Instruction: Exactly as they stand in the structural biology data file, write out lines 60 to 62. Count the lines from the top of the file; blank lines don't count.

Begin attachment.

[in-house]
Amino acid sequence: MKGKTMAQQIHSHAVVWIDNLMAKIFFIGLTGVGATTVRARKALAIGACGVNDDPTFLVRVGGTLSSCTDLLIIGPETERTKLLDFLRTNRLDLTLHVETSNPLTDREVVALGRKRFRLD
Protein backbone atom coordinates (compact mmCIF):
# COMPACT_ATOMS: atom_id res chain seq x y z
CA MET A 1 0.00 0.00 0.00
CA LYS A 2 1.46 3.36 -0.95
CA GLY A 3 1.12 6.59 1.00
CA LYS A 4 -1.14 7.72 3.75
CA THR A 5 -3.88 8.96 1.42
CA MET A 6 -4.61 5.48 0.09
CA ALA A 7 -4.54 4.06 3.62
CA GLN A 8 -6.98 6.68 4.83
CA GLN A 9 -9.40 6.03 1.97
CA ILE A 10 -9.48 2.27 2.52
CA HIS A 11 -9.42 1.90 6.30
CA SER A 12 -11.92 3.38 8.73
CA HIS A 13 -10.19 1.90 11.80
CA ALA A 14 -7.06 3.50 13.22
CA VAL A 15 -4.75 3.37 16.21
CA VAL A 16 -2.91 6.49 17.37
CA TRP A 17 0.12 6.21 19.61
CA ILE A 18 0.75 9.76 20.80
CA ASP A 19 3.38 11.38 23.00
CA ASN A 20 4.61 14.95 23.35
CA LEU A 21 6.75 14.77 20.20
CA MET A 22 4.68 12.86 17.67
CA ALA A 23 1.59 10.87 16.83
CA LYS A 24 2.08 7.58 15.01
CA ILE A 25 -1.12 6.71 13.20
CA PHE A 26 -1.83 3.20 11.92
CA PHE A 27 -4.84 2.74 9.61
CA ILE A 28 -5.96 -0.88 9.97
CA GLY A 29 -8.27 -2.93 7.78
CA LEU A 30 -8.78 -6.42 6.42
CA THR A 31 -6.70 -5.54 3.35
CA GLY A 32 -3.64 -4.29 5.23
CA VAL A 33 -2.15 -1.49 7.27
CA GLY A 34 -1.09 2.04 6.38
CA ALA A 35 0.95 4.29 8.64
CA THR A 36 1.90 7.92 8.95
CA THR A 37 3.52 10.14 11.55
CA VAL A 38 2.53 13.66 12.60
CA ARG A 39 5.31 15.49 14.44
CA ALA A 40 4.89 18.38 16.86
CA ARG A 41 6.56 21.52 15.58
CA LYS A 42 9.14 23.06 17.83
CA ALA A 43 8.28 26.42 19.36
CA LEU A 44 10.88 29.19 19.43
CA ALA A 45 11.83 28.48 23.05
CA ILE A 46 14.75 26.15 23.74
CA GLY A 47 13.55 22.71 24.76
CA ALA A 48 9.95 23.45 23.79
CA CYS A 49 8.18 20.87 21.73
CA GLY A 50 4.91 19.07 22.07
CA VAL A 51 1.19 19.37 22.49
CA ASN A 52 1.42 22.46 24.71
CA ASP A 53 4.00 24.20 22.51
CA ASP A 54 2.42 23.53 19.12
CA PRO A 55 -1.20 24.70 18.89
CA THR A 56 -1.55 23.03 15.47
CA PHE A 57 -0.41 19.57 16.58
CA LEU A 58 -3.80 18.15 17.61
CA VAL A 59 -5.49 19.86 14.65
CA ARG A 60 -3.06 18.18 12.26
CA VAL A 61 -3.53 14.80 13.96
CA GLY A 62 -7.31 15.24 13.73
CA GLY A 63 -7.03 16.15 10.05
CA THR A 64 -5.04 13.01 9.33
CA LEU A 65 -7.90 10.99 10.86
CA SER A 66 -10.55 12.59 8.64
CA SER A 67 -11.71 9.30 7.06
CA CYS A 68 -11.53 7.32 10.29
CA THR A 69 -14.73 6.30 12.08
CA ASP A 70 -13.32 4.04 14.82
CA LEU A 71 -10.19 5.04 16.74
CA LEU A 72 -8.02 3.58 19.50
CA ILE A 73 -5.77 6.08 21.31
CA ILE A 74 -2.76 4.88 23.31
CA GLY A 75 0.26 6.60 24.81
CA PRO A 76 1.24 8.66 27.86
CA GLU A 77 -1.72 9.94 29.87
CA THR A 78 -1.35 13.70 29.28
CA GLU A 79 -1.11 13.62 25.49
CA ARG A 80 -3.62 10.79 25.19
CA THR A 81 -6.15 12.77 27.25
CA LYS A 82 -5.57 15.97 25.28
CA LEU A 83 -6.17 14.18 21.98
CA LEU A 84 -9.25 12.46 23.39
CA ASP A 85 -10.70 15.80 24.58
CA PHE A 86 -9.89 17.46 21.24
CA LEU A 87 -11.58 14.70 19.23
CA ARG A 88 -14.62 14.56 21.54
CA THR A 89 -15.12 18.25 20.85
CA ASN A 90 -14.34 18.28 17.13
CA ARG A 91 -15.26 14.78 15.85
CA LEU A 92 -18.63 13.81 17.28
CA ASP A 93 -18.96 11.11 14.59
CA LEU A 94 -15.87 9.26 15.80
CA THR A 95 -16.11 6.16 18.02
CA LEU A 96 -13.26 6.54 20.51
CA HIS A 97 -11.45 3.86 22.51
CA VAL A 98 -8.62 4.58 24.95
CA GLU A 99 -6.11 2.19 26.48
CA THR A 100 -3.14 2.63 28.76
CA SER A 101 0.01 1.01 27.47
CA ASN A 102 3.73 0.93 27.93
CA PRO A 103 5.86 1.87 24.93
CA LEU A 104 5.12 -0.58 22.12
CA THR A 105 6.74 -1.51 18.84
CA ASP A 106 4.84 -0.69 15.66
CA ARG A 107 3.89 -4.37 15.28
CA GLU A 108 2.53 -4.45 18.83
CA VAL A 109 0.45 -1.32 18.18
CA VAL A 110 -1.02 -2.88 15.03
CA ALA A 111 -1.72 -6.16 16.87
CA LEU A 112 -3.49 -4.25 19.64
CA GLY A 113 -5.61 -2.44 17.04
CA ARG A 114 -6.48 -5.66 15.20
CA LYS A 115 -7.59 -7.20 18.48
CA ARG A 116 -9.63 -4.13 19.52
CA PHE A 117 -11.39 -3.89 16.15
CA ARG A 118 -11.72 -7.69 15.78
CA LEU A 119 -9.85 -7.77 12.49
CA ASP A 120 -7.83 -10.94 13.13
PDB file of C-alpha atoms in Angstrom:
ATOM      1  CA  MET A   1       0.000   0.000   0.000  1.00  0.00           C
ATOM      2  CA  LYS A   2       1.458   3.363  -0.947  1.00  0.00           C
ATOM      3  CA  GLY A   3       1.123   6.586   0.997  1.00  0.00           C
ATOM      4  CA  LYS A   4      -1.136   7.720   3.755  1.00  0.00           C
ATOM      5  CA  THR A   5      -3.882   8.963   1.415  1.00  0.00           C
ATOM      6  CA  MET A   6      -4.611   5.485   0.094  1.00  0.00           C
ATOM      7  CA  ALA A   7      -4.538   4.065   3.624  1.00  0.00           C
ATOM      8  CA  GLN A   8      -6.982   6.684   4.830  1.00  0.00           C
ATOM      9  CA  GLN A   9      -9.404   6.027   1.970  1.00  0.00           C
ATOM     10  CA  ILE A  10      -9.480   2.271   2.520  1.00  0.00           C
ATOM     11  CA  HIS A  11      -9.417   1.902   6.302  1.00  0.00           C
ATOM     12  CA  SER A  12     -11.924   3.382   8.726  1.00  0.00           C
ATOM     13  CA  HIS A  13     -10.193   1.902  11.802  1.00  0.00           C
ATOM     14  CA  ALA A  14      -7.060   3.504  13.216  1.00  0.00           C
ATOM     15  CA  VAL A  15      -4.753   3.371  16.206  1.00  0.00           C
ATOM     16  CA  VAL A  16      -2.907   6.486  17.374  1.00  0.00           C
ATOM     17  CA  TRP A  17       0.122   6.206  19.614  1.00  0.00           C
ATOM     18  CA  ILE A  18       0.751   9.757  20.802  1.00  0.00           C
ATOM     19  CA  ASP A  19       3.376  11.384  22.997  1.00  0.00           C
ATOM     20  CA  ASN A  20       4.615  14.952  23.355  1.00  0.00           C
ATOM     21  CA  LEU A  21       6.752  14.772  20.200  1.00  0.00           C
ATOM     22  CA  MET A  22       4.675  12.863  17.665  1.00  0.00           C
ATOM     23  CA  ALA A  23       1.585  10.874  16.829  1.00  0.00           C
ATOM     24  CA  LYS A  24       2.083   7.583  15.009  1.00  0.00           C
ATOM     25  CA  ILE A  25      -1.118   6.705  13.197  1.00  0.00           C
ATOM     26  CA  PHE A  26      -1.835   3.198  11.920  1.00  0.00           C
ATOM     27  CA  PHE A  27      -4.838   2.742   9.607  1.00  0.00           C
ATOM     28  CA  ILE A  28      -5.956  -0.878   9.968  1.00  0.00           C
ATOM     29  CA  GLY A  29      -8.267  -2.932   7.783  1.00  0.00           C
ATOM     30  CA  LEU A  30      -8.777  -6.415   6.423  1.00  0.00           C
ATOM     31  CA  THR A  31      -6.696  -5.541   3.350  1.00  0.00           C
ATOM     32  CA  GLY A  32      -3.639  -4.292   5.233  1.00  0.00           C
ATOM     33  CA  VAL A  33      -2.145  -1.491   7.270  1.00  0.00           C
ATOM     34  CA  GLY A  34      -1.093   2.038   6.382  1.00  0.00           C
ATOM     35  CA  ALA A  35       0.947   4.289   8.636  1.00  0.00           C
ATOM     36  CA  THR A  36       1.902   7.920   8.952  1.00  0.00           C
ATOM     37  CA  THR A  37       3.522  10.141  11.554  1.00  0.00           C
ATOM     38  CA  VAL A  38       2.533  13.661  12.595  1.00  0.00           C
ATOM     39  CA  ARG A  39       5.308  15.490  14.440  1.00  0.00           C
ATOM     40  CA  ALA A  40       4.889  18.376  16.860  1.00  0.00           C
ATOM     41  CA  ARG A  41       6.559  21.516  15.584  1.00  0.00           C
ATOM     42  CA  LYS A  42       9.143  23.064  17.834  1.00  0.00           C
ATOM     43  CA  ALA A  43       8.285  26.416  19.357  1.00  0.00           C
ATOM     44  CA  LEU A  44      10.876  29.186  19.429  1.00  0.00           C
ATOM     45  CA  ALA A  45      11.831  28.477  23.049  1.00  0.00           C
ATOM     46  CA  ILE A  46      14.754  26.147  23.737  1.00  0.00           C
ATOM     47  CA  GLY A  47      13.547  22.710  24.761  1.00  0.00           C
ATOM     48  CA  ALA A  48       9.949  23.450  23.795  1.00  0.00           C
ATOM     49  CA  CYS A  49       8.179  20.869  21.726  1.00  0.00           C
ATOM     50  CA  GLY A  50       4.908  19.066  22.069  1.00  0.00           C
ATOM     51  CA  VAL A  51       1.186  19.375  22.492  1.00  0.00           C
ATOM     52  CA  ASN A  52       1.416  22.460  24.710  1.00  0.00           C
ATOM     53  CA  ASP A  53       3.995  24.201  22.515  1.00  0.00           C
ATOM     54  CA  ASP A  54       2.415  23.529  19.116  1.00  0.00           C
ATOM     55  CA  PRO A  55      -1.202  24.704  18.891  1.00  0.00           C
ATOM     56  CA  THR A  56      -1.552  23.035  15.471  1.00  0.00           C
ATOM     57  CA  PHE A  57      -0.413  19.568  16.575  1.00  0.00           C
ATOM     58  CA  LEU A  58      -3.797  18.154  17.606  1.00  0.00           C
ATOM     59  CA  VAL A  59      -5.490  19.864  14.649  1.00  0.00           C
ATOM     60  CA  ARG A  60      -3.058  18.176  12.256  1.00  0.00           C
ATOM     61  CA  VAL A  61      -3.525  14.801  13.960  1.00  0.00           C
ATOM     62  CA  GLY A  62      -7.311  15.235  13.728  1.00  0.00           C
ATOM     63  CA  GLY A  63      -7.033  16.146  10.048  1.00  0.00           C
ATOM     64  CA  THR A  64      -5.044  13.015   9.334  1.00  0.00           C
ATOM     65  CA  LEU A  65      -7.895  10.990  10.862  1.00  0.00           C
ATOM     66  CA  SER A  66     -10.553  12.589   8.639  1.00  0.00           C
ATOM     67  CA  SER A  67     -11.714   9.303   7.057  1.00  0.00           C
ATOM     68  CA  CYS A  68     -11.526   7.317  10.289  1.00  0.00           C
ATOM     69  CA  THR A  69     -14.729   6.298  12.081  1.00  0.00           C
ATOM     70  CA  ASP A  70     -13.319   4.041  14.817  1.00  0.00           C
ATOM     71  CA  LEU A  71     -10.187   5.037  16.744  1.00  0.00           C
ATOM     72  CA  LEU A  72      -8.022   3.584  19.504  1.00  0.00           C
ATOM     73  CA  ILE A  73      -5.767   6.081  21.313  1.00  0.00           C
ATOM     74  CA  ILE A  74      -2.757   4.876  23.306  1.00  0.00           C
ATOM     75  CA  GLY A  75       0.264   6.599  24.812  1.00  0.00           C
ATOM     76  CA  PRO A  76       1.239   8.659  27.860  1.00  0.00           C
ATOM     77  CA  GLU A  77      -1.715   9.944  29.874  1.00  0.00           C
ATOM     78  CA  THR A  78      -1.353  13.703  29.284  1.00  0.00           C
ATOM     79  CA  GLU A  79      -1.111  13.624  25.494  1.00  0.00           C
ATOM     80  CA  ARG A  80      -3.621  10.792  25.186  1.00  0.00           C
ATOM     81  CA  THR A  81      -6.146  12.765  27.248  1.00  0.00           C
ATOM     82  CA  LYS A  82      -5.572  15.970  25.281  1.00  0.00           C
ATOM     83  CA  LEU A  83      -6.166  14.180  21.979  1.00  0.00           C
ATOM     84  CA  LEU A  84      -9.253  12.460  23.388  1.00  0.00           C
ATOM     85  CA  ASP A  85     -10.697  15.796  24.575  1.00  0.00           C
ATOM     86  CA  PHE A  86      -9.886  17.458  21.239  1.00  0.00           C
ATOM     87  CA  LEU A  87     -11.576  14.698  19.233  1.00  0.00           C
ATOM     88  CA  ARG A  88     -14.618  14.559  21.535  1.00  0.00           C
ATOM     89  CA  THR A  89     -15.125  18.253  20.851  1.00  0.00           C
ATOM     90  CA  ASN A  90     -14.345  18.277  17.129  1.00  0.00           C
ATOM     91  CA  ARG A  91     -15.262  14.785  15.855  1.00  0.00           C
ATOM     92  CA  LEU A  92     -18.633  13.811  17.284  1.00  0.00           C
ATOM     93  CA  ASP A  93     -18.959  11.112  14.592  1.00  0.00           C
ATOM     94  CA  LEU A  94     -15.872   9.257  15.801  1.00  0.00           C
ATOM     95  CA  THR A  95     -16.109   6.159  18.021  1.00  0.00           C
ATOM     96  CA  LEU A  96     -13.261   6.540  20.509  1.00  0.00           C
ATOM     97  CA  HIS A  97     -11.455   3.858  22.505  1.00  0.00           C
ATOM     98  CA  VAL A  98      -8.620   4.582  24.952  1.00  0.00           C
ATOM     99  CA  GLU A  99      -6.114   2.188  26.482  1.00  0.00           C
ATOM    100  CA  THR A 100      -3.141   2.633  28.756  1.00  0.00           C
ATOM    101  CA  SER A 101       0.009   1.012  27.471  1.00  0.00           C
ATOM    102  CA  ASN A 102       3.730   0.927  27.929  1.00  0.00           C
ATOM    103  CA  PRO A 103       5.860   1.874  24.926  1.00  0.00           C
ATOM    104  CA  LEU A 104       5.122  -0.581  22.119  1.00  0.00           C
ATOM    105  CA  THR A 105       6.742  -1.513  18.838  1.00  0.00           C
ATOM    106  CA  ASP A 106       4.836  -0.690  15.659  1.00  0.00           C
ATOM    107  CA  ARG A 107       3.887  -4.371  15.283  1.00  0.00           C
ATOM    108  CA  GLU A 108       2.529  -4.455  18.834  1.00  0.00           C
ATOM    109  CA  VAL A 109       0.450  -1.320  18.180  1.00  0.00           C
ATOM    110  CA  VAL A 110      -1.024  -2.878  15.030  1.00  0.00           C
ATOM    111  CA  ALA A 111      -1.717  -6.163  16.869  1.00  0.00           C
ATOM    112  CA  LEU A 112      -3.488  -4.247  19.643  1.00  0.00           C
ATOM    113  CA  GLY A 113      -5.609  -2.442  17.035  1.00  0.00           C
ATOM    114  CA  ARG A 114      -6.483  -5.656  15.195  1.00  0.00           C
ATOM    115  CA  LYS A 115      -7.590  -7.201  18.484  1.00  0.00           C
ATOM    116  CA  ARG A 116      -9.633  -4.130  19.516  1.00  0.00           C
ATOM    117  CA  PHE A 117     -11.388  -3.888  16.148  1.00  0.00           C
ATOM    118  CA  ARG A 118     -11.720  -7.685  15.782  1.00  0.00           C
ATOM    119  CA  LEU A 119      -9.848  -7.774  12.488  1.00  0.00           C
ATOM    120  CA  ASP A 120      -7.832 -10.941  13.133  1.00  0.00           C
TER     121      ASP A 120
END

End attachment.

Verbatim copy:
CA THR A 56 -1.55 23.03 15.47
CA PHE A 57 -0.41 19.57 16.58
CA LEU A 58 -3.80 18.15 17.61